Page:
March 25, 2018 — On Saturday March 24, Elissa Teles, a Weston High School senior, led a group of friends and neighbors to Washington, D.C. for the March for Our Lives rally. Ms. Teles, an organizer of the March 14 student walkout (related story), travelled with Sarah Grigerick, Nancy Kirwan-Hayden, Samantha Nestor, Andrew Paladino, and Chris Reilly. The group was part of a southwestern Connecticut delegation from the Newtown Action Alliance and consisted of more than 400 students,teachers, and parents.
Ms. Teles said "I went to the march to better understand and experience the full magnitude of the movement. I wanted to march alongside people of all ages, ethnicities, genders, all brought together for the same purpose. This particular march was special because the offices surrounding us in D.C. belong to the people who we are trying to reach, the people who hold the power to change the country."
Chris Reilly said "It was an honor and privilege to join a contingent from Newtown for the March for Our Lives. It was moving and inspiring day. I came into contact with at least three people who had been victims of firearms attacks, one who held a poster of an x-ray of his head with a bullet in it. He beat the odds. So many others don't. While episodes like that, and the testimonies up on the stage of so many who were victims of gun violence, both physically and mentally, made for an emotionally exhausting day, we were also incredibly inspired and awed at the positivity and purpose emanating from these kids. If they are any indication, the future of this country is in good hands."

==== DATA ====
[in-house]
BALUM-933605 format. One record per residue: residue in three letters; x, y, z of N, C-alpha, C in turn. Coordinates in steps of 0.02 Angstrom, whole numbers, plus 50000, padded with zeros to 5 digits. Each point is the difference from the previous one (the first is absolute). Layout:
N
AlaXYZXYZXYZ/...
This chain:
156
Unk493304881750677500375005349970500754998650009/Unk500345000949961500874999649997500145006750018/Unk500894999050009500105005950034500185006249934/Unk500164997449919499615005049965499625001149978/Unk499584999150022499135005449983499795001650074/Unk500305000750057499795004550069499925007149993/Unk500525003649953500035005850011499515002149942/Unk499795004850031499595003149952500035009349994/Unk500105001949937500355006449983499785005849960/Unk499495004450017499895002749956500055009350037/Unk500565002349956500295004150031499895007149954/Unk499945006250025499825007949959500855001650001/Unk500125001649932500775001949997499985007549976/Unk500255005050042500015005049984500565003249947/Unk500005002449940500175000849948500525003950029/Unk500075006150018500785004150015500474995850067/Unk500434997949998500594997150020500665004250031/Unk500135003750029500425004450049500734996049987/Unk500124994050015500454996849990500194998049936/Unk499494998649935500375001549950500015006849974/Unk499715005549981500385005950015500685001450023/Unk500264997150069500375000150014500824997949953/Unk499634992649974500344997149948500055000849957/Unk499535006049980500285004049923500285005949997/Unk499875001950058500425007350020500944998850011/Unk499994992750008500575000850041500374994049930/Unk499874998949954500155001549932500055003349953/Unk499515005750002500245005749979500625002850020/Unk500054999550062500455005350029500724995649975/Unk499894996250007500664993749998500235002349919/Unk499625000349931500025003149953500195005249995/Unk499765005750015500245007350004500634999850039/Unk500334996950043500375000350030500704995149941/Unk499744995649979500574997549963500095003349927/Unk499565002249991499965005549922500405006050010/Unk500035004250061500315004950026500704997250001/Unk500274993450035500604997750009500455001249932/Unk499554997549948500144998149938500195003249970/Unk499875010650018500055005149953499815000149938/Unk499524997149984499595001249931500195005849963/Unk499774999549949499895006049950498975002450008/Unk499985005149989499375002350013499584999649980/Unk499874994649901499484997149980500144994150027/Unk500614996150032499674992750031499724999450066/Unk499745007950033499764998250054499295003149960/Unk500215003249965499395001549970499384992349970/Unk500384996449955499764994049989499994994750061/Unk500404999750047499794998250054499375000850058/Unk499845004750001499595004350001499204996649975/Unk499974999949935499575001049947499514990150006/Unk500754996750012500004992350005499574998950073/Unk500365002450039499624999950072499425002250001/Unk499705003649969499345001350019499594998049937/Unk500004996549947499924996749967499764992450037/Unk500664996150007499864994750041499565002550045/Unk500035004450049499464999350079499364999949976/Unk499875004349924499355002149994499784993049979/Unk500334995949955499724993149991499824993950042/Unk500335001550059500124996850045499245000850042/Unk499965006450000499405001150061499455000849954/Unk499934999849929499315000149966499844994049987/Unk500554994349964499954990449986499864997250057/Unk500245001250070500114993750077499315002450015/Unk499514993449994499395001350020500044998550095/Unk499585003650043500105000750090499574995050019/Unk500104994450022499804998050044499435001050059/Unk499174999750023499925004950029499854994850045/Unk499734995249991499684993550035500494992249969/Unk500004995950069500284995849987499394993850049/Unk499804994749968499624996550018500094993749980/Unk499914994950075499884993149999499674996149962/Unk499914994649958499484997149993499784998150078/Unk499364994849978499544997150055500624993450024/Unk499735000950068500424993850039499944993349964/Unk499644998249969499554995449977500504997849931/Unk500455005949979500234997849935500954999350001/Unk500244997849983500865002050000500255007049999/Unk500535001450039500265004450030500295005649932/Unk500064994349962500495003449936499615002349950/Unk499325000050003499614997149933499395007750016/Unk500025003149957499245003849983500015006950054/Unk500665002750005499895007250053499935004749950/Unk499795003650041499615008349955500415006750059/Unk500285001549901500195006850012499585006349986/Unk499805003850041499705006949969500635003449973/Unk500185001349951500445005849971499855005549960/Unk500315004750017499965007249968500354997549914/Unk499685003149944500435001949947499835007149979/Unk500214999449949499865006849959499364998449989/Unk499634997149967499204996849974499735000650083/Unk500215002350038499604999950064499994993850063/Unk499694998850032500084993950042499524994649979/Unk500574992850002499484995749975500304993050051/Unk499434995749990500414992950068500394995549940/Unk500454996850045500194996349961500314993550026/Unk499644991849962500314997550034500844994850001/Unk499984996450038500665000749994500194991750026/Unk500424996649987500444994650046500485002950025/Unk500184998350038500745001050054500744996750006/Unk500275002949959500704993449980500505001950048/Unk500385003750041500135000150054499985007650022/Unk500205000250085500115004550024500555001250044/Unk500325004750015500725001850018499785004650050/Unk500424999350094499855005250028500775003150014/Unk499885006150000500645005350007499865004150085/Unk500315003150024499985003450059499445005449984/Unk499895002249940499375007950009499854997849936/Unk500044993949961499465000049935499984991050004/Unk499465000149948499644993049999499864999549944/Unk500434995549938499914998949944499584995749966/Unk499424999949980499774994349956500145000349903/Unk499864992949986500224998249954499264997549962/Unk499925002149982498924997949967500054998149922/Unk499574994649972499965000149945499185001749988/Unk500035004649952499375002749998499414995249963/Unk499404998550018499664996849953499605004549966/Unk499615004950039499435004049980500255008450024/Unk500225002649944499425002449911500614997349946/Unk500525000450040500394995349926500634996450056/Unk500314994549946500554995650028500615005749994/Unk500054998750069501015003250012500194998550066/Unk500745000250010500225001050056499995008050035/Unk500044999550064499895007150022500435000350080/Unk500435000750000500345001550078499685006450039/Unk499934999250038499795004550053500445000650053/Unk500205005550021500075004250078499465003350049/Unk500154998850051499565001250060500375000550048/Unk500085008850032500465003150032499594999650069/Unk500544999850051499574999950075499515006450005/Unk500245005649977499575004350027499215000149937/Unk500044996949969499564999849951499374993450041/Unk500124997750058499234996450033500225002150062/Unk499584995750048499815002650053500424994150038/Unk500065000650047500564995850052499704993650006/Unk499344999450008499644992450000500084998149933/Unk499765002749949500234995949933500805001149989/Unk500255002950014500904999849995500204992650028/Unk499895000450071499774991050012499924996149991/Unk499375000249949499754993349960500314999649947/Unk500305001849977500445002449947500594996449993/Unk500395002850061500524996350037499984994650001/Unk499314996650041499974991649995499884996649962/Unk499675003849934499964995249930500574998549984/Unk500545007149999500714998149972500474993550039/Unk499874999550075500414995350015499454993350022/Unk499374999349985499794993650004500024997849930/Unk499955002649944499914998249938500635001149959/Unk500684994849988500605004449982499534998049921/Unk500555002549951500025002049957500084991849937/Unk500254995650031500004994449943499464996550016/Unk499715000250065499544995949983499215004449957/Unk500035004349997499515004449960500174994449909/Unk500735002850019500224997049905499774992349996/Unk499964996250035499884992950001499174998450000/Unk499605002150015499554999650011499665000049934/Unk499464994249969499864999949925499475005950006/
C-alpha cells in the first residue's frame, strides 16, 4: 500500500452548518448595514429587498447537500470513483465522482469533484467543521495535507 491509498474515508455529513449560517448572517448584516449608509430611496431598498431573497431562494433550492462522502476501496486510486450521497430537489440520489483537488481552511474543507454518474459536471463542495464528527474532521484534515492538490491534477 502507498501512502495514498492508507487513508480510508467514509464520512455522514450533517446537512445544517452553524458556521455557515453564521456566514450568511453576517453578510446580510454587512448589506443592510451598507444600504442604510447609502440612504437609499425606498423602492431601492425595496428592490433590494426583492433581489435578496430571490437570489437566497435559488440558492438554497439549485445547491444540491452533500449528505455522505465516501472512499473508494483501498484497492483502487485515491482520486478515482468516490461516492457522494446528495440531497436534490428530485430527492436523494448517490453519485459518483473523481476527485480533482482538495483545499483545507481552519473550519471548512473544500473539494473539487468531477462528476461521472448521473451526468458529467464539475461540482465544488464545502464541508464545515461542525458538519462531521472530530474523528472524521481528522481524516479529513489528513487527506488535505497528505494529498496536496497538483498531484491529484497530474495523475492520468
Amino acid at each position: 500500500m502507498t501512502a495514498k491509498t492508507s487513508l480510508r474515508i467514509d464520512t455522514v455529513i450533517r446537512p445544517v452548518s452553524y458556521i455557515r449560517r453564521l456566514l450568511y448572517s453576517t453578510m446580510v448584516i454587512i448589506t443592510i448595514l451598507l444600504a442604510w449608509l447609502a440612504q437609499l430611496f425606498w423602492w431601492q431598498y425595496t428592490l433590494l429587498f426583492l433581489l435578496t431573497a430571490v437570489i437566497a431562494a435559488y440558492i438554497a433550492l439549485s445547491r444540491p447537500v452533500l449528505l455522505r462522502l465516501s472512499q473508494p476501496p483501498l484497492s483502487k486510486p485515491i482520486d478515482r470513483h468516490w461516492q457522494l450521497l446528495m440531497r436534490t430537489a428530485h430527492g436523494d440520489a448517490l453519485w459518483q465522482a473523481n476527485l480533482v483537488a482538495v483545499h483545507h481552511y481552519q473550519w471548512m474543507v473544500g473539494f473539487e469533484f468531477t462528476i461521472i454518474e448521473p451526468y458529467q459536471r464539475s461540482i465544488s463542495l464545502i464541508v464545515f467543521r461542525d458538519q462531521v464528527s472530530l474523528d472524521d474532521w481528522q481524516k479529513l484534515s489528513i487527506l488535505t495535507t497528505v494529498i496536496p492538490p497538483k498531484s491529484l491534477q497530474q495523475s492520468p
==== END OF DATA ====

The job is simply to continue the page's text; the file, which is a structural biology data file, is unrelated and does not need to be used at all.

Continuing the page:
Samantha Nestor said she is "hopeful" after participating in the march. "Our band of six travelers from Weston to D.C. laughed, cried, marched, and bore witness to the unbelievable outpouring of determination for change. I’m grateful to these remarkable young people who organized and took action, for the friends and allies supporting them, and especially for the opportunity to personally experience the day with a member of this remarkable generation."
"The most powerful moment for me," said Sarah Grigerick, "was realizing that all the speakers on that stage were children—no campaigning politicians, no important 'adults.' These kids are not going to be talked down to, or 'reasoned with,' or bullied out of their righteous anger. They are sick to death of dying, of watching their friends and family die, of participating in 'dying drills.' I was so proud to stand alongside them and support a movement that shouldn’t need to exist. We failed them after Newtown. But after yesterday I believe they will save us."
Andrew Palladino said "The March for Our Lives in Washington, D.C. sparked a host of emotions. I couldn't have been more inspired by the passion, strength, and tenacity of the children who spoke with such clarity and hope for change. However, I am frustrated that the collective voices and votes of adults who are as passionate about common sense gun legislation have fallen on compromised and deaf ears. As the father of two young children, I am embarrassed by our generation's failures on gun control and in securing a safe environment for our kids. But, I am confident the Parkland students have now sparked the flame for a greater generation ahead."